Good Census Sense: Sharing Wealth By Standing Up To Be Counted

map of Cleveland's neigbourhoods
Downtown - Cleveland photo by Tim1965 is licensed under CC BY-SA 4.0
Neighbourhoods in Cleveland, Ohio, with the downtown marked in red. Just 50% of Cleveland's residents participate in the national census, depriving their city of significant public funding.

People have been collecting census data for at least 2000 years. What began as simple head count has become quite sophisticated today. Why should we be counted? What good does it do? Does it do harm? The article featured here, which about a neighbourhood in Cleveland, looks at some of these questions.

The sophisticated counting we do today is a reference point for distributing public funding. This is not a huge issue if one or two people are missed, but think about what happens in a community where as many as 30% of their residents aren’t counted. When the funding for a public program is distributed, it is based on those who were counted. Stretching funding for 70 to cover 100 is tough. It’s especially difficult when budgets are being systematically reduced. Now the funding for 50 is less than before and it still needs to cover 100.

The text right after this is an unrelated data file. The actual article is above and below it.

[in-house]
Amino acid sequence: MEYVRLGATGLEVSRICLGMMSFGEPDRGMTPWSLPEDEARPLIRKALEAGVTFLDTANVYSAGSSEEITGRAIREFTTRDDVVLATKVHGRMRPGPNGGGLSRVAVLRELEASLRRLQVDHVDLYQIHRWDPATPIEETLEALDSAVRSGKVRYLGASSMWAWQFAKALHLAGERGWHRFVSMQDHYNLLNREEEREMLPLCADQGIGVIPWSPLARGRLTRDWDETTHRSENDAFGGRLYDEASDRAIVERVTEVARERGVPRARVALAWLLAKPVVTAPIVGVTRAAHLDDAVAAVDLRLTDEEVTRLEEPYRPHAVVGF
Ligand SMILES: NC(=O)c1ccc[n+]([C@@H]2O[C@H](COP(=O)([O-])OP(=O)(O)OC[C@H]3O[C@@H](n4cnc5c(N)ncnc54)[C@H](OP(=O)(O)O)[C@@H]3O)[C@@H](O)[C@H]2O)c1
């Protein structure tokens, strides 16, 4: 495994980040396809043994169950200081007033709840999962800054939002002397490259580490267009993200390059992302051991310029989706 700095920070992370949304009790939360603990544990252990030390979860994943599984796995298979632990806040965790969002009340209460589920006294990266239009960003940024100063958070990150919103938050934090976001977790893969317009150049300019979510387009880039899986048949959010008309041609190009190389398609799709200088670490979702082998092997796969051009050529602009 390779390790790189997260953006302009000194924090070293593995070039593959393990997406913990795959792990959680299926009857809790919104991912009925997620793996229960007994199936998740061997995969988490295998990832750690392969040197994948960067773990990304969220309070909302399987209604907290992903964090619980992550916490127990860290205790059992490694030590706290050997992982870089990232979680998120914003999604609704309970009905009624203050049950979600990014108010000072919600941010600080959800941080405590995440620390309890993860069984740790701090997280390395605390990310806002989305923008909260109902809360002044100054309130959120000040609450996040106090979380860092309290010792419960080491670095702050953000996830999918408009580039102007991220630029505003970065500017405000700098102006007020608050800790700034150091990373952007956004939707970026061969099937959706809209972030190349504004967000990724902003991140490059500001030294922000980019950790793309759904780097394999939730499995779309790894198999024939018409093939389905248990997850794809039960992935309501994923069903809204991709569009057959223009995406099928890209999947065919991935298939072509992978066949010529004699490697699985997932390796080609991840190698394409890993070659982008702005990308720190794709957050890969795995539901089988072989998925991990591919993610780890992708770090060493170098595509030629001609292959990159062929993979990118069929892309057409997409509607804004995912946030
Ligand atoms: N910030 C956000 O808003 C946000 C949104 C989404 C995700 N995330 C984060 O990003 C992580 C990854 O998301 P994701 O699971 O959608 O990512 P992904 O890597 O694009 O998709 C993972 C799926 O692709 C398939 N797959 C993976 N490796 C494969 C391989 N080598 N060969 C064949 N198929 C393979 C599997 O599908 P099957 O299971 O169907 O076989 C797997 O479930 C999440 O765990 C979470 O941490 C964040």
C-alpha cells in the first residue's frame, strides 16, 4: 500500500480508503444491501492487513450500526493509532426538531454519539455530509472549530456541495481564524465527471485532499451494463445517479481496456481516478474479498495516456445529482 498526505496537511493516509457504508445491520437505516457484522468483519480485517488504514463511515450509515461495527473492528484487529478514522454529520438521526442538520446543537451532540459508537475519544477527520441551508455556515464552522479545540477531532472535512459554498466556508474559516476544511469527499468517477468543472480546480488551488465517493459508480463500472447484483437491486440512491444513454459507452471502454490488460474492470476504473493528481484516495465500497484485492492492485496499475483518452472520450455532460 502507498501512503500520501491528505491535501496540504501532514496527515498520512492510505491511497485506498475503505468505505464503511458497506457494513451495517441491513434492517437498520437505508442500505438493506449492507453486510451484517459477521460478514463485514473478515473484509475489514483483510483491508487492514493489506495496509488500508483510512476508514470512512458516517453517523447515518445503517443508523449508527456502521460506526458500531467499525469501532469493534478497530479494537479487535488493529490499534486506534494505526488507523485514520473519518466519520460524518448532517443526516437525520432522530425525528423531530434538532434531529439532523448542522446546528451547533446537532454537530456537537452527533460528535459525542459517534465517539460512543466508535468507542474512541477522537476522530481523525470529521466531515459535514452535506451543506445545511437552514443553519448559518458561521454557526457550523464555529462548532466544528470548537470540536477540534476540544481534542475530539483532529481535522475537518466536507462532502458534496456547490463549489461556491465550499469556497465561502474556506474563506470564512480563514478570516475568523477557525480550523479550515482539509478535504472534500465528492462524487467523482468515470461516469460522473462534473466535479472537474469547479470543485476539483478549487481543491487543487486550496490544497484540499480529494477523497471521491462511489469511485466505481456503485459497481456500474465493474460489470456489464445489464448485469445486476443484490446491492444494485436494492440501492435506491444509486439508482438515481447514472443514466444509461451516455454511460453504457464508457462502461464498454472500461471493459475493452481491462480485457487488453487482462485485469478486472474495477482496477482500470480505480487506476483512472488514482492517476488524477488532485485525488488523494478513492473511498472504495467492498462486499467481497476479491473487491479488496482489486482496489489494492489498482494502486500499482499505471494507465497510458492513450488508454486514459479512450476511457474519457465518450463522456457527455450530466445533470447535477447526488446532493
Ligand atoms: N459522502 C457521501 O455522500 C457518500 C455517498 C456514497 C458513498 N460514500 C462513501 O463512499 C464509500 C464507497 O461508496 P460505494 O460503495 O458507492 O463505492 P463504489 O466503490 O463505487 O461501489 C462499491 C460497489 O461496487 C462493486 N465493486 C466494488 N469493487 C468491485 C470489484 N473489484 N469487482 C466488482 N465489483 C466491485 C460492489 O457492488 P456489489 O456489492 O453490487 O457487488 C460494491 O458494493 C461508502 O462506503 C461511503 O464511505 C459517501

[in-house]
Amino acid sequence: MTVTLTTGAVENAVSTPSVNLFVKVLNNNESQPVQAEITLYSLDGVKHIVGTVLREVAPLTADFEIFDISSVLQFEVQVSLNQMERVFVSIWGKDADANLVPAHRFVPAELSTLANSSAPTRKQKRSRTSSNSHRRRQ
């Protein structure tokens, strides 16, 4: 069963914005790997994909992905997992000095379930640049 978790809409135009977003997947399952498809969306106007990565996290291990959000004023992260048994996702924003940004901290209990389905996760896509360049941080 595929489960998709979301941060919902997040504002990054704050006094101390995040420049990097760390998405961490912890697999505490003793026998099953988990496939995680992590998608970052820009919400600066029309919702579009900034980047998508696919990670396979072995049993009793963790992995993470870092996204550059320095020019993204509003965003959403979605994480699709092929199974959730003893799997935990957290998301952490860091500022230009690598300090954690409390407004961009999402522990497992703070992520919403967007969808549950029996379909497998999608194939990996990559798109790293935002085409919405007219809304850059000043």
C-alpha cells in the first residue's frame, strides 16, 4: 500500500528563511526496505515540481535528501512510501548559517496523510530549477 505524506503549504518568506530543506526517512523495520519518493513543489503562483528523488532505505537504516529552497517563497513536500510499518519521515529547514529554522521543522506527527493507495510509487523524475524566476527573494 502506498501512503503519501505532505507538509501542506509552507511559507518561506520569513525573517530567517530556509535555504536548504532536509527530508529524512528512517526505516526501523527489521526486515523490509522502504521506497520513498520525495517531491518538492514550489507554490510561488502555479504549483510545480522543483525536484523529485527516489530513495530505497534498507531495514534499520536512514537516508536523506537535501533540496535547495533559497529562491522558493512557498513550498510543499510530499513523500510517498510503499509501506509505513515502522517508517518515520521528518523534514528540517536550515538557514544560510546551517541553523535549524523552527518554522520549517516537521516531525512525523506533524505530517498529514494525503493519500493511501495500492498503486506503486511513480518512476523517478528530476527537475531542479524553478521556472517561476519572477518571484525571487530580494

Rounding out the information about the heads being counted can be beneficial, especially when the funding is being targeted to support particular needs. A community that has a high proportion of high income earners will have less use for food stamps than a community of the same size with a high proportion of people with very low incomes.

The question of whether harm comes from counting is well founded. People do use data about race for example, to assign blame. This can make people wary of participating in a census. But those data also help us to understand the extent to which experience is racialized.1 One has only to look at the rates of incarceration in Canada and the United States to see that Black and Indigenous people are incarcerated far more often than their numbers in the population suggest.

The story about the Lee-Harvard neighbourhood in Cleveland also shines another light on census taking. Being counted is to participate in the community and its civic life. It’s a way to check in on neighbours and see how they are faring. During COVID-19, this is not without its challenges, as people are reluctant to open their doors to strangers. But opening one’s door to a neighbour is a different story altogether. Read more about the neighbourly efforts to participate in the census in cleveland.comLee-Harvard’s high census response rate could teach other neighborhoods a few tricks

Footnotes

  1. Here is one recent example: COVID-19 Recovery: Reversing Decades Of Labour Discrimination